I do wish muzzleloading season wwas longer, it is one of the shortest season in all of our hunting seasons avg'ing 7-10days vrs archery which is normally 15-21 days. So you have to work very very hard to get get anything and normally I hunt on the weekend so I have just one weekend in our mzl season todo anything..

Michigun, nice muzzleloaders. That blank looks nice, what is it ? Maple?
;)

Michigun
05-03-2005, 13:35
Originally posted by VonFatman
Michigun,

Nice guns!

Ah, but none of those are technically mine (I have access to them, but not mine to do with what I please)... well not yet anyways, they will be all one day, but that day hopefully won’t be anytime soon if ya catch my drift! ;)

Originally posted by VonFatman
Your dad had the "touch".

"Had"? He's still does as far as I'm concerned! ;f

Seriously my father is still building right along… he's currently working on a nice “beater” flint-lock for me to abuse while whitetail hunting... no frills, just the basics. ^c After that he’s supposed to be building me a nice “beater” smoothbore flint-lock so I have something to use for pheasant/small game & waterfowl hunting, which is more abusive on a firearm then just about any other kind of hunting. ;)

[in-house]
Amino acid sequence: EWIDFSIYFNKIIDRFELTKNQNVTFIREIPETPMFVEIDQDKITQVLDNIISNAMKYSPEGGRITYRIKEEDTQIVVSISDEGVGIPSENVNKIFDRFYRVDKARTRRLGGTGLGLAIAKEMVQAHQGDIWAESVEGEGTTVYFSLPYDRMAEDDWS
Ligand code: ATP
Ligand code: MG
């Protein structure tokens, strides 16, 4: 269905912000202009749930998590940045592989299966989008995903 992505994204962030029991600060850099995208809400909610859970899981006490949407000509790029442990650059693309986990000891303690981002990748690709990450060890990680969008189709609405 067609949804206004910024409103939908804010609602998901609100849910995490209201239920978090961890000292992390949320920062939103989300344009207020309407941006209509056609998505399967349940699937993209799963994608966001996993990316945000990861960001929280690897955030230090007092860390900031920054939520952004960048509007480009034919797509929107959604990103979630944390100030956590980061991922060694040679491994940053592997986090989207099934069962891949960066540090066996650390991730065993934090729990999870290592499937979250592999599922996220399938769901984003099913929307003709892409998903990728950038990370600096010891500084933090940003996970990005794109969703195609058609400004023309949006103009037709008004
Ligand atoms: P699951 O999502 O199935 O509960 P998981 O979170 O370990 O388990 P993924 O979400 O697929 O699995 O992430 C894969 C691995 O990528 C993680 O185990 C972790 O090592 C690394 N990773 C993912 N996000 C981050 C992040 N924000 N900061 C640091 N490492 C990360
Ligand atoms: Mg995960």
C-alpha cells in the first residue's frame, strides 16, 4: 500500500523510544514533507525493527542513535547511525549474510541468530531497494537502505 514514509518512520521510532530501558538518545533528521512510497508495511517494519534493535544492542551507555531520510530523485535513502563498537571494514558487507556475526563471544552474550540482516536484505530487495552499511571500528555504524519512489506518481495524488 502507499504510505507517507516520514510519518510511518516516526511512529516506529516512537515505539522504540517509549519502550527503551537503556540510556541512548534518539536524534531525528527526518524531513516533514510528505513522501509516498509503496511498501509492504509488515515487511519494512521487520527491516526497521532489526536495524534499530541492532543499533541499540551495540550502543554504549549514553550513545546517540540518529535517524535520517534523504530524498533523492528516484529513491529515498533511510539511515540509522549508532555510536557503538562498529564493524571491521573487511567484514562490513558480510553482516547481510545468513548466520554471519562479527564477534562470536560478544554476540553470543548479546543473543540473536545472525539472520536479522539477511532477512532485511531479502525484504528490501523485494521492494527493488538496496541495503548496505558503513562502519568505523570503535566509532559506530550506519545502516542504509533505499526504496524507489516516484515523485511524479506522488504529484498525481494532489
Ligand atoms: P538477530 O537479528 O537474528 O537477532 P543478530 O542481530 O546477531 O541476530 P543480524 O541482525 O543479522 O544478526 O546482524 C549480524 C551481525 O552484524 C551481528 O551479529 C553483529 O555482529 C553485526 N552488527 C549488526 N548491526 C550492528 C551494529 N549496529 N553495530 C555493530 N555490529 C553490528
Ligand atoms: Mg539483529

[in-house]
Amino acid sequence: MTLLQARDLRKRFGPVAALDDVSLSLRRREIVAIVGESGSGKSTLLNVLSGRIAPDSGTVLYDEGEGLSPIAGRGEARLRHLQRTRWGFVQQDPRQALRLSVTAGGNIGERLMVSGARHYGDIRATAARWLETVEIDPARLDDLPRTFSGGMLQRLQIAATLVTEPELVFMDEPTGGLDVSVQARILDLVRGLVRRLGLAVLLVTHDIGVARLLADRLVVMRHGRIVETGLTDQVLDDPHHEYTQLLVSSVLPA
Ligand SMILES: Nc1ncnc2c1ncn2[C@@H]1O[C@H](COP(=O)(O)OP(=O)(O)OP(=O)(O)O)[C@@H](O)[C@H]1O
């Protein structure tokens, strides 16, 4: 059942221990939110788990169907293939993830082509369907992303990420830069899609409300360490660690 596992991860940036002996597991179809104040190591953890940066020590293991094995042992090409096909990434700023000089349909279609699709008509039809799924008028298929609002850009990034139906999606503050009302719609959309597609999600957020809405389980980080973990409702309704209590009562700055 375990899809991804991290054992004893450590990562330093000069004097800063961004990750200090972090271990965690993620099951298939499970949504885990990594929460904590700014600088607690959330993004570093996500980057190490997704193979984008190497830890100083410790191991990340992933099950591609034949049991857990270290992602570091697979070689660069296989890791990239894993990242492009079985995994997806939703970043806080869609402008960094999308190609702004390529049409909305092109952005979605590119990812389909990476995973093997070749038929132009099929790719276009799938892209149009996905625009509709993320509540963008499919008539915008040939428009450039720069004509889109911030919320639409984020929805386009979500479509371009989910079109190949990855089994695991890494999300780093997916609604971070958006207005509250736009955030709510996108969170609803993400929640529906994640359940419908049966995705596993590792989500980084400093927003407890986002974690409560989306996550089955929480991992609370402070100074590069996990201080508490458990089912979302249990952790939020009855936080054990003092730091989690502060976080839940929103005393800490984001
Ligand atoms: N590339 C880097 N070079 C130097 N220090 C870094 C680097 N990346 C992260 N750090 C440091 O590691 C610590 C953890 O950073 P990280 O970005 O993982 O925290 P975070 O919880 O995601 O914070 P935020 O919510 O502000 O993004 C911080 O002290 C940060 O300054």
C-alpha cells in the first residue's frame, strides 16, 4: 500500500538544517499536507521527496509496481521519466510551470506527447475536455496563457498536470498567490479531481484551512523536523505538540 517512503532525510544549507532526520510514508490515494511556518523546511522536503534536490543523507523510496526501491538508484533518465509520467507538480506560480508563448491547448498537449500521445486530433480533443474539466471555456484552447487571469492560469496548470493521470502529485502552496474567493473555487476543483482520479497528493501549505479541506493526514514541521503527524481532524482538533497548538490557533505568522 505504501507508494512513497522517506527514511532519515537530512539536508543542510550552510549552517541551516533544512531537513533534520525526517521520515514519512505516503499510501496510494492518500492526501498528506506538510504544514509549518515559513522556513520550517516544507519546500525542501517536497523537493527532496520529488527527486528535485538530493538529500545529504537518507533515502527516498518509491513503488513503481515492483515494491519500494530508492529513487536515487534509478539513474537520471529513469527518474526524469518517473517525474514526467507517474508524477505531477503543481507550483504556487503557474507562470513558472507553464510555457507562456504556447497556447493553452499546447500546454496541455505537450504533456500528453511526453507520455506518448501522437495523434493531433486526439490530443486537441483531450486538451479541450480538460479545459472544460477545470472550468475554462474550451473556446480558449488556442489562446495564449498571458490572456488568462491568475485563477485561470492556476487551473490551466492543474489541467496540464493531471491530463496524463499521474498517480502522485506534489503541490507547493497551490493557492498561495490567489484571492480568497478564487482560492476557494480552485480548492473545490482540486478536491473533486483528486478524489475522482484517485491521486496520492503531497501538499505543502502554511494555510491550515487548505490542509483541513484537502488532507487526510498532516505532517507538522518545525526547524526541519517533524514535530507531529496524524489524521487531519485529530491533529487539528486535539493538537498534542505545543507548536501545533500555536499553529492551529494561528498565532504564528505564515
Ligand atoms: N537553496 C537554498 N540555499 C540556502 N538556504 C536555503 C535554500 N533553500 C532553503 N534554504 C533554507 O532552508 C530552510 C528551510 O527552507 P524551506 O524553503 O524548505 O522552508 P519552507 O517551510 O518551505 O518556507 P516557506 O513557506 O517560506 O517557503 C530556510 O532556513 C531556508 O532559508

Originally posted by VonFatman
Beautiful!

Thank you for the compliment & I will surly pass the kind words along to my father. ^c

(FYI, sometime I’ll have to get a group picture of all of his builds together… the picture above is only about 50% complete… not pictured is his wheel-lock, any of his pistols, a few more smoothbores, a few more rifles & a SWEET 2 rifle/2 pistol matching set (with case) with “screw-off” barrels. He has about 2 dozen complete kits that he’s put together (not built) as well over the years & a bunch more non-complete kits around… he’s also into scrimshaw (he built that powderhorn pictured), knifes, tomahawks & pretty much all things of that era, he even sews his own historically accurate clothes! Yup, our family vacations used to be centered around reenactments, parades, annual trips to York Town & anything else he could talk my mother into. :))

Originally posted by noway
Michigun, nice muzzleloaders. That blank looks nice, what is it ? Maple?

Thank you sir & yes; I do believe it is maple. (FYI, ALL of the ML’s above started out like that blank.)

VonFatman
05-03-2005, 14:18
Michigun,
Your dad is an artist!!

Bob

Alaska Bush Man
05-29-2005, 08:44
I often Bear hunt on my stand with a Browning JB Mountain Rifle in 54 Cal. I use Select at 100 grains with a Ballet Bullet. I like too see the smoke in the woods after a shot.....that's cool!

I would to see the word primitive weapon used during primitive weapon season.

I too have several muzzleloaders a 54 cal. knight MK 85 Predator SS that is just as accurate as some of my centerfire rifles.